#r | #fpl

June 25, 2017

FPL mythbusting with fplr

I recently authored my first R package (and definitely have the bug, now). It would be remiss of me to continue without a quick PSA for anyone out there thinking about dabbling in the package game - below is a shout-out of the invaluable resources I found along the way that kept me nice and sane.

I set out on my package contribution journey by focusing on the development of something that I myself would find useful (that way, I could keep at least one user happy). Each year, I play an edition of a fantasy sports game called Fantasy Premier League (FPL), the official fantasy football game of England’s top football division. If you really want to know the in’s and out’s of FPL, there’s a section of the site just for rules.

TL;DR: for 38 rounds (called ‘gameweeks’), you pick a team of football players to do good things that score you points and help you finish as high up the leader-board as possible.1

Introducing…fplr - a package for the intersection of FPL players / R users like me (I hope it’s not just me) to explore the game’s data. In the rest of this post, I test drive the package by examining some aspects of the game that the community has long debated on. I won’t necessarily dispel/confirm all of these things here, but it’s a taster of what kinds of analyses can be spun up quickly using fplr.

The early season rat race

Many users emphasise the importance of a good start, claiming that it is more difficult to do well in the latter stages of the season without a solid foundation built early on. To illustrate this, lets look at the average shift in overall rank by gameweek in one of my mini-leagues (a smaller league amongst a peer group) as the season progresses i.e. how much does a users rank change from week-to-week (N.B. in the current package version, I haven’t developed a function to help make this easier, yet. Soon come)?

The “elbow” in this chart comes at a similar time to when my rank began to level off, somewhat. You might have noticed the spike in the penultimate gameweek - in this instance, lots of players actually played twice (known as a “double gameweek” to insiders), meaning a greater opportunity for big swings in user rankings.

Team value

Another factor perceived to be important in gaining a healthy position for high scores is that of team value. As football players in the game perform well (or not so well), their price actually changes as a function of market forces i.e. how many users are transferring them into/out of their team? By ‘playing the market’, users can build up the money at their disposal with which to build the best team. Therefore, perhaps we would expect someone’s final team value to be a good predictor of their final rank (N.B. one outlier was removed from this plot - sometimes people chase the team value as a game in itself, incurring lots of points penalties that drastically affect their team’s points total. This was one of those cases).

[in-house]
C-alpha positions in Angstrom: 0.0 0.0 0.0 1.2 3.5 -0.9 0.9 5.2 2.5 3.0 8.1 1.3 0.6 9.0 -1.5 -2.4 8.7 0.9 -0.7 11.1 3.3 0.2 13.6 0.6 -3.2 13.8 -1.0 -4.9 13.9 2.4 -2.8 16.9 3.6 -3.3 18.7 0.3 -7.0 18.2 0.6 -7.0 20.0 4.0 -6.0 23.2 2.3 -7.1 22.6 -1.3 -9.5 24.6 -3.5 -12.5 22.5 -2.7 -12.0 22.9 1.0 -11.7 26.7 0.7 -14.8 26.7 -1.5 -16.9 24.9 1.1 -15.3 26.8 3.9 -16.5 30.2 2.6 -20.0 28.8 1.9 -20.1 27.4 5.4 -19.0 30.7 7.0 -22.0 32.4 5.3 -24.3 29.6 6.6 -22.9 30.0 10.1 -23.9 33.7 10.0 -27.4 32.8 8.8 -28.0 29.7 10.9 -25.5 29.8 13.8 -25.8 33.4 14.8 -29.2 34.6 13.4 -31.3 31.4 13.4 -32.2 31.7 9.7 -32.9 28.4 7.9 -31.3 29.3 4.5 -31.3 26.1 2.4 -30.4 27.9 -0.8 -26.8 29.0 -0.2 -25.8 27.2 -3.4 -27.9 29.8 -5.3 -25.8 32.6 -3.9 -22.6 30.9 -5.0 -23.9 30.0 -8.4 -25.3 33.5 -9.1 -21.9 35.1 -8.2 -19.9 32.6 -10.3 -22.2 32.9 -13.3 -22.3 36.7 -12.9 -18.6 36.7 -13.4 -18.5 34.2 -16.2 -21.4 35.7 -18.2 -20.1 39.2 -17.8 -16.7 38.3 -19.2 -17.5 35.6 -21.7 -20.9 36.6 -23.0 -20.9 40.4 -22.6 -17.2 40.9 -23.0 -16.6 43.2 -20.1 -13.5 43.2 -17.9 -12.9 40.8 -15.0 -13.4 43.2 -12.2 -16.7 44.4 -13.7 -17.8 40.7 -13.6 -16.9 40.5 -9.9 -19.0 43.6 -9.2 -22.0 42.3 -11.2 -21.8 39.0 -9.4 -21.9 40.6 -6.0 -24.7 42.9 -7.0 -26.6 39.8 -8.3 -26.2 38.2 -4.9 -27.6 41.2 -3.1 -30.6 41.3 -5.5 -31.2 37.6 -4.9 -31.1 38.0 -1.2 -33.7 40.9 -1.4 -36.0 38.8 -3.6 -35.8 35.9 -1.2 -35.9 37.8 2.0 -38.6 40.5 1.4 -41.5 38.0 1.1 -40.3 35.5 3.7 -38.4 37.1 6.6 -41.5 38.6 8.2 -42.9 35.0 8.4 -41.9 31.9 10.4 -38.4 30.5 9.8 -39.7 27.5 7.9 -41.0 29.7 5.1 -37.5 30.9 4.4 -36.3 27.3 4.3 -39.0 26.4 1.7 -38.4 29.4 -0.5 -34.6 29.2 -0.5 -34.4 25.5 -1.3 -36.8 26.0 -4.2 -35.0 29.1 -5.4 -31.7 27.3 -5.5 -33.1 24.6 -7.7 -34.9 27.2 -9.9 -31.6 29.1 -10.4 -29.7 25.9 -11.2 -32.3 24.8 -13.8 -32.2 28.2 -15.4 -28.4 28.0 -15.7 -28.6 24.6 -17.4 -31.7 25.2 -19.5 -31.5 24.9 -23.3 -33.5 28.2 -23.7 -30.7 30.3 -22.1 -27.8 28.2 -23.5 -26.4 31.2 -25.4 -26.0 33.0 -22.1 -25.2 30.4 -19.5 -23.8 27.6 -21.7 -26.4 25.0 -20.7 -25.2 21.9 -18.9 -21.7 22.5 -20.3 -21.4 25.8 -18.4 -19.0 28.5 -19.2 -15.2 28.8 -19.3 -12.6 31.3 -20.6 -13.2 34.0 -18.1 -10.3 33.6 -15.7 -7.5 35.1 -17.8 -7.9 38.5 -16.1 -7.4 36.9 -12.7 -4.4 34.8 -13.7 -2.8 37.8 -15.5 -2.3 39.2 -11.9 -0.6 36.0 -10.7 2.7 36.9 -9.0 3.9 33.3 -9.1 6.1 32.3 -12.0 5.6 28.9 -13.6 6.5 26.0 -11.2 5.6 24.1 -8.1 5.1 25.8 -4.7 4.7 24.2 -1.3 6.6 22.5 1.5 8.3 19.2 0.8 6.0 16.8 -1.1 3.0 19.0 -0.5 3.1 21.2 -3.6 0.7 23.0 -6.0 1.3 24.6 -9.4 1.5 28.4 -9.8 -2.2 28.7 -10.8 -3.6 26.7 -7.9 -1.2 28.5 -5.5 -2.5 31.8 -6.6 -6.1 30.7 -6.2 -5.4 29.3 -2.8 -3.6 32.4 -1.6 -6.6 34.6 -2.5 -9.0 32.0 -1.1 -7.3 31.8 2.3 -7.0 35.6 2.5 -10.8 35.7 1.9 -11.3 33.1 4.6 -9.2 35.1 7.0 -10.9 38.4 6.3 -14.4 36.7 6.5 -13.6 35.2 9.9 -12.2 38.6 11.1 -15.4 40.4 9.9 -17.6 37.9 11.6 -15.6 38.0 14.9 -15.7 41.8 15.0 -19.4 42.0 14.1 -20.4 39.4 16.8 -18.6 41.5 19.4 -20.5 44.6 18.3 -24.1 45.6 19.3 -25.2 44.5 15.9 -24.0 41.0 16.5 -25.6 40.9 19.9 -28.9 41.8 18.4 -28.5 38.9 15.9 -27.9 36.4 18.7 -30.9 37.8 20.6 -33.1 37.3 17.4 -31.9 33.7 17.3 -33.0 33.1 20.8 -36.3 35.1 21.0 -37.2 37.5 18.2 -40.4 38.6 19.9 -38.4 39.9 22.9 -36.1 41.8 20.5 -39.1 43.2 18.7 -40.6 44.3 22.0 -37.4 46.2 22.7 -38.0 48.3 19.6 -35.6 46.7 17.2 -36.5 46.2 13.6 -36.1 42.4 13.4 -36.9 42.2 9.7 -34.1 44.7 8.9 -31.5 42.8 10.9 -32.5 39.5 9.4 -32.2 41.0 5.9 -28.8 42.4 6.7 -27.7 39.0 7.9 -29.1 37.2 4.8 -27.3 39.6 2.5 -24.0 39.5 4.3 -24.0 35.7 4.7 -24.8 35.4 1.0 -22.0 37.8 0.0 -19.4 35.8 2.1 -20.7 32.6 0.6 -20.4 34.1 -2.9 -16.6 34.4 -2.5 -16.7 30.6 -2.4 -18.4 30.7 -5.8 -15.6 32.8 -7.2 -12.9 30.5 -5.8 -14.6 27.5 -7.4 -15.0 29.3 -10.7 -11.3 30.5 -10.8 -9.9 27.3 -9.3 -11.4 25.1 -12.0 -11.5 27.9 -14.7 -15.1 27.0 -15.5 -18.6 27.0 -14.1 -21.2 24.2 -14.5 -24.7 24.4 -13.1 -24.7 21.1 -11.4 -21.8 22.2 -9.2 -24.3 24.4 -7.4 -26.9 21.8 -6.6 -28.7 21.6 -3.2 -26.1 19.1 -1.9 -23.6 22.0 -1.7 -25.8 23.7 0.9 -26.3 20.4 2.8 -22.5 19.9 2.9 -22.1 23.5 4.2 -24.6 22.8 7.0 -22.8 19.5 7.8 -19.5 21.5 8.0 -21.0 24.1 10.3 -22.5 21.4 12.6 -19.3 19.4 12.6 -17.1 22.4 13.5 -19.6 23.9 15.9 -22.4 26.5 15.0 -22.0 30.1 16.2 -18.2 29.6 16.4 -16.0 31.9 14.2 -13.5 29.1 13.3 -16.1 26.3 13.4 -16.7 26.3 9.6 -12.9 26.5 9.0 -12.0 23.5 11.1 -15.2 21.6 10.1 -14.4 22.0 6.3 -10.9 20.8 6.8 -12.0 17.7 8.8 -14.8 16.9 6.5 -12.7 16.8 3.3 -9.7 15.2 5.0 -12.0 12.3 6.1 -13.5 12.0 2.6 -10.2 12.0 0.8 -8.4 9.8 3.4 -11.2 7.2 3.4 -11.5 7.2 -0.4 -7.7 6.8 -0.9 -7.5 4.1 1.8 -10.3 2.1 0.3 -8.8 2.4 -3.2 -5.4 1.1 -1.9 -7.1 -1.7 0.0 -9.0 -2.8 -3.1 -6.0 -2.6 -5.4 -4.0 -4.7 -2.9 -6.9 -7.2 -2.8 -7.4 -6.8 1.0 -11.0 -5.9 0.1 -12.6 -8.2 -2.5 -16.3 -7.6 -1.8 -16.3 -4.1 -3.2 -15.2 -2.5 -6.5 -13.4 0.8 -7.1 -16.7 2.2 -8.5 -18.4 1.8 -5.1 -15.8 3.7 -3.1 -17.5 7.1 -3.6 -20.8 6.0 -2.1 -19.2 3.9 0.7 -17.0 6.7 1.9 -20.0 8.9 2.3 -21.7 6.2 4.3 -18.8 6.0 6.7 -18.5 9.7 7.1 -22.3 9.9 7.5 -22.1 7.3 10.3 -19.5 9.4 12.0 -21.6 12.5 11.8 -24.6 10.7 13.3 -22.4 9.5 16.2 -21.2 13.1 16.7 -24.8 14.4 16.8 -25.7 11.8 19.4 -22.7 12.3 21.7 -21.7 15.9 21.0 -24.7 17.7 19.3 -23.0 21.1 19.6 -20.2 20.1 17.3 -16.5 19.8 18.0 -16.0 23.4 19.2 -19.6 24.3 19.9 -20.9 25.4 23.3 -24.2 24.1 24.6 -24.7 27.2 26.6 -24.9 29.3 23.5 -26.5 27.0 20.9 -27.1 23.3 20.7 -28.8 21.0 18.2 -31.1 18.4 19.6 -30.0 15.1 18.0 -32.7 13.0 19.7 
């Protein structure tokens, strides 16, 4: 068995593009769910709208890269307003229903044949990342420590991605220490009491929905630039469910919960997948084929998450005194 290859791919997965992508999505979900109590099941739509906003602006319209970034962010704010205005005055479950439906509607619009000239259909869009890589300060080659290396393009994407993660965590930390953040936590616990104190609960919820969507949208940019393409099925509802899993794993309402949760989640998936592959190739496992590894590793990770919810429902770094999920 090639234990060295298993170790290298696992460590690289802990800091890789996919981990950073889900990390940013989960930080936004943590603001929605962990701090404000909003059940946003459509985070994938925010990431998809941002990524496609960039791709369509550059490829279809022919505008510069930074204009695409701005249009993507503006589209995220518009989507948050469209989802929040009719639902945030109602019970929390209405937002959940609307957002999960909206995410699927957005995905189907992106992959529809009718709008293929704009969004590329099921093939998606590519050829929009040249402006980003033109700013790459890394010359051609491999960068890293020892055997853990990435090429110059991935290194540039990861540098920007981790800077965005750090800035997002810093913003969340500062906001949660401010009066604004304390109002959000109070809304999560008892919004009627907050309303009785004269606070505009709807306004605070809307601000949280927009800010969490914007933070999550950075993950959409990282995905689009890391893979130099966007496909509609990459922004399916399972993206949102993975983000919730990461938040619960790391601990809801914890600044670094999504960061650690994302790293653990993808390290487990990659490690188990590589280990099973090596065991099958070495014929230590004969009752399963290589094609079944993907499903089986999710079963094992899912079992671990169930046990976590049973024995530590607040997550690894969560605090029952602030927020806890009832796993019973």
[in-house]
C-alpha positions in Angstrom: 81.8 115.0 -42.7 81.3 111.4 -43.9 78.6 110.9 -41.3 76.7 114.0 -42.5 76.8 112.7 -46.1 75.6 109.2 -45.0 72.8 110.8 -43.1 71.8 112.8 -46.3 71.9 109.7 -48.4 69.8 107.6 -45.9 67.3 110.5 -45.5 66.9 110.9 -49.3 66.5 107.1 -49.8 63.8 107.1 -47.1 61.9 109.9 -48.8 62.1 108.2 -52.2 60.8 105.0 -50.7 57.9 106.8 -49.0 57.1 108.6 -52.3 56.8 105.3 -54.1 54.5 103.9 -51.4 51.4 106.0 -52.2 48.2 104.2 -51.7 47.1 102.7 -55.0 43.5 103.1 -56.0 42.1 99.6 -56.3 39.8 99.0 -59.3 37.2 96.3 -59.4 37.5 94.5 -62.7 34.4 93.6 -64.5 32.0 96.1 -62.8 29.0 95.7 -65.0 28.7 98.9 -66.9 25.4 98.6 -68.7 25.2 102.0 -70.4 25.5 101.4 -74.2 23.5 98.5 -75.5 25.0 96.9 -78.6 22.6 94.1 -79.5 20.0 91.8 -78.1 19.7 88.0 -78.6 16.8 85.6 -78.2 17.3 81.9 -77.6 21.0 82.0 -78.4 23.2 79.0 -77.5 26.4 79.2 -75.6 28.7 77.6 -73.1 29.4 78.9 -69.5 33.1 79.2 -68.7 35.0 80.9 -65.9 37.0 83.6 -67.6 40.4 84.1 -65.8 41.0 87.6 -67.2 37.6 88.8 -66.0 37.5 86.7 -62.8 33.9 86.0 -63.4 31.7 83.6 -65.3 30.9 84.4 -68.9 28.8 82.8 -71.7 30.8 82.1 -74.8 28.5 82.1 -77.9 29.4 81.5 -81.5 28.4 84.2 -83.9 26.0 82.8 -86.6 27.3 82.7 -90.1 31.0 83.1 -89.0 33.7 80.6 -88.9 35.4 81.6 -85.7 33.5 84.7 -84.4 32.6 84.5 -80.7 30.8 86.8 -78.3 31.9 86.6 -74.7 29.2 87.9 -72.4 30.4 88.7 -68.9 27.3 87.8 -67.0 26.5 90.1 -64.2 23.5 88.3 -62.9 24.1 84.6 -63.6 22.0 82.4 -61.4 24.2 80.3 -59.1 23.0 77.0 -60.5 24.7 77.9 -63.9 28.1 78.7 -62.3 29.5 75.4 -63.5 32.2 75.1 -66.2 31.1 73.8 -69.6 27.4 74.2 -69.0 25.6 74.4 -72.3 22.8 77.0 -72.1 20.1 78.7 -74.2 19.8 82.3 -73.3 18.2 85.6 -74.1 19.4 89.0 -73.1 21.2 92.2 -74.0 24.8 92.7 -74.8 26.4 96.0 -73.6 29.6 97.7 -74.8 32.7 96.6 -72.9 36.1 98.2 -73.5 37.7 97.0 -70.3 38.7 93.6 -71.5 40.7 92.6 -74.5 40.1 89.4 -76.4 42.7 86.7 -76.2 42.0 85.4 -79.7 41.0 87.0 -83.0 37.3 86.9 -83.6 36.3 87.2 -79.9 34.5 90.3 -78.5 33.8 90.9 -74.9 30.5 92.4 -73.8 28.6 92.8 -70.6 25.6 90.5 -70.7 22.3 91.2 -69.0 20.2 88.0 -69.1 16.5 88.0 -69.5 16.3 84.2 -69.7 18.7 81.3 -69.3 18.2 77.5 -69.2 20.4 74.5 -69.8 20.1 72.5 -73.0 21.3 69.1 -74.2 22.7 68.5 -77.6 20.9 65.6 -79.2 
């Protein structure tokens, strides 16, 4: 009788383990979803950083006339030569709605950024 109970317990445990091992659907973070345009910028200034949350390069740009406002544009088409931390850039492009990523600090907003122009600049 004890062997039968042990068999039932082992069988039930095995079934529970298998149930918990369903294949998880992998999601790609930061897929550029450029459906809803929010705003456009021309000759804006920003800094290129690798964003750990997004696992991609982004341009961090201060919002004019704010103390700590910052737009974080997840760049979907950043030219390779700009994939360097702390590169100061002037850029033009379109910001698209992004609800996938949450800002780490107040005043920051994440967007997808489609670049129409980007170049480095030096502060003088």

To show a fairer picture, I have attempted to remove ‘dead’ users i.e. users that have given up on the game, while their team continues to register scores. To eliminate these zombie teams, I chose to use transfers (bringing a player in for an existing squad player) as a proxy. It is fairly safe to assume that users remaining active until the season end are also making (at least some) transfers up until the end of the season, too. I’ll consider users who made a transfer in one of the final three gameweeks as ‘live’.

There’s a moderate positive correlation, but plenty of variation as well - as was the case in our outlier, it is possible that users may chase team value at the expense of their league performance. Still, we can say that there appears to be a relationship between retaining a high team value and ranking highly.

“Taking Hits”

While one free transfer is permitted each week, users can make additional transfers at a cost of 4 points each - known as “taking a hit”. This is a frequently toiled upon decision by FPL users, who must decide whether making this move will return a greater number of points (considering the penalty) than sticking. Perhaps the frequency someone incurs hits can tell us something about performance (again, I’ve removed an outlier incurring a huge number of these).

It appears that taking hits has very little correlation with a user’s rank. This would suggest that there are indeed good ‘hits’, as users are able to get a high rank while racking them up. At the same time, this illuminates other playing styles that can also bring success i.e. users who refrain from taking ‘hits’ are able to get as high rank as those that do.